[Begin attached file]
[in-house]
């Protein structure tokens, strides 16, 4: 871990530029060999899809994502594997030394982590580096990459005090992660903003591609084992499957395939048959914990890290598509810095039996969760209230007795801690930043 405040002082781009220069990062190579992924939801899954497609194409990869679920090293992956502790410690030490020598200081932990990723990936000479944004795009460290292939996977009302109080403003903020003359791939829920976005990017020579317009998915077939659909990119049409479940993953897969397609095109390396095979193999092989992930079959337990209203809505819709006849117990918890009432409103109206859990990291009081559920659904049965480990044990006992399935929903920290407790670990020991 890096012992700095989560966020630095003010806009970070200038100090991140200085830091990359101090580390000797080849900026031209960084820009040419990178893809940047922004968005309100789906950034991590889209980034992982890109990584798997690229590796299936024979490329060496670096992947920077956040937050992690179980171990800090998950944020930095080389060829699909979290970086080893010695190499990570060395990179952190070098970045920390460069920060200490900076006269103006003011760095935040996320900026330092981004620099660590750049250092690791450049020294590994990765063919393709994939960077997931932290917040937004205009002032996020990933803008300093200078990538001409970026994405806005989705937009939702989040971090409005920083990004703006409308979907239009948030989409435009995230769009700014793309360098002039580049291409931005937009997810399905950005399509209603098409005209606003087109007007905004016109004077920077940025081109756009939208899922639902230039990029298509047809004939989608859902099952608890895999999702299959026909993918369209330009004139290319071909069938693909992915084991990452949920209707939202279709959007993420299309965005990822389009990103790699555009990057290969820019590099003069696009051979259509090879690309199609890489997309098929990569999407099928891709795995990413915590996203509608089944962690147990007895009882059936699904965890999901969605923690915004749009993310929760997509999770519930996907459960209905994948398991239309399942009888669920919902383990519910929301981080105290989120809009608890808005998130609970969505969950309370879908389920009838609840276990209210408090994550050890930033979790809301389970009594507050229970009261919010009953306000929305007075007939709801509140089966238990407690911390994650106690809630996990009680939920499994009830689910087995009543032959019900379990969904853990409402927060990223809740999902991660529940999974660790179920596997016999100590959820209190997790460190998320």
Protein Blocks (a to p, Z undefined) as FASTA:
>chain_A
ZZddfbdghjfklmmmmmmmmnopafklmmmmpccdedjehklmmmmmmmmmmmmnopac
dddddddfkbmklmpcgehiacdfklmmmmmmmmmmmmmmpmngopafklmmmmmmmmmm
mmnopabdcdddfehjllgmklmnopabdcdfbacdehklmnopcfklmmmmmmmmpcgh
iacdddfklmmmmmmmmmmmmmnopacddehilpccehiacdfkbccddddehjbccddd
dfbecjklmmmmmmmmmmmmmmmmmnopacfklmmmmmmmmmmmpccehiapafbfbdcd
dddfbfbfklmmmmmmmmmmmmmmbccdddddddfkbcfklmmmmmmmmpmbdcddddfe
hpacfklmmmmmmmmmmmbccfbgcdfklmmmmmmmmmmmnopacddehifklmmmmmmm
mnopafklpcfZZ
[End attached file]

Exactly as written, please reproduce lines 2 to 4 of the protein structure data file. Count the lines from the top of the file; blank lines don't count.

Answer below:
């Protein structure tokens, strides 16, 4: 871990530029060999899809994502594997030394982590580096990459005090992660903003591609084992499957395939048959914990890290598509810095039996969760209230007795801690930043 405040002082781009220069990062190579992924939801899954497609194409990869679920090293992956502790410690030490020598200081932990990723990936000479944004795009460290292939996977009302109080403003903020003359791939829920976005990017020579317009998915077939659909990119049409479940993953897969397609095109390396095979193999092989992930079959337990209203809505819709006849117990918890009432409103109206859990990291009081559920659904049965480990044990006992399935929903920290407790670990020991 890096012992700095989560966020630095003010806009970070200038100090991140200085830091990359101090580390000797080849900026031209960084820009040419990178893809940047922004968005309100789906950034991590889209980034992982890109990584798997690229590796299936024979490329060496670096992947920077956040937050992690179980171990800090998950944020930095080389060829699909979290970086080893010695190499990570060395990179952190070098970045920390460069920060200490900076006269103006003011760095935040996320900026330092981004620099660590750049250092690791450049020294590994990765063919393709994939960077997931932290917040937004205009002032996020990933803008300093200078990538001409970026994405806005989705937009939702989040971090409005920083990004703006409308979907239009948030989409435009995230769009700014793309360098002039580049291409931005937009997810399905950005399509209603098409005209606003087109007007905004016109004077920077940025081109756009939208899922639902230039990029298509047809004939989608859902099952608890895999999702299959026909993918369209330009004139290319071909069938693909992915084991990452949920209707939202279709959007993420299309965005990822389009990103790699555009990057290969820019590099003069696009051979259509090879690309199609890489997309098929990569999407099928891709795995990413915590996203509608089944962690147990007895009882059936699904965890999901969605923690915004749009993310929760997509999770519930996907459960209905994948398991239309399942009888669920919902383990519910929301981080105290989120809009608890808005998130609970969505969950309370879908389920009838609840276990209210408090994550050890930033979790809301389970009594507050229970009261919010009953306000929305007075007939709801509140089966238990407690911390994650106690809630996990009680939920499994009830689910087995009543032959019900379990969904853990409402927060990223809740999902991660529940999974660790179920596997016999100590959820209190997790460190998320």
Protein Blocks (a to p, Z undefined) as FASTA:
>chain_A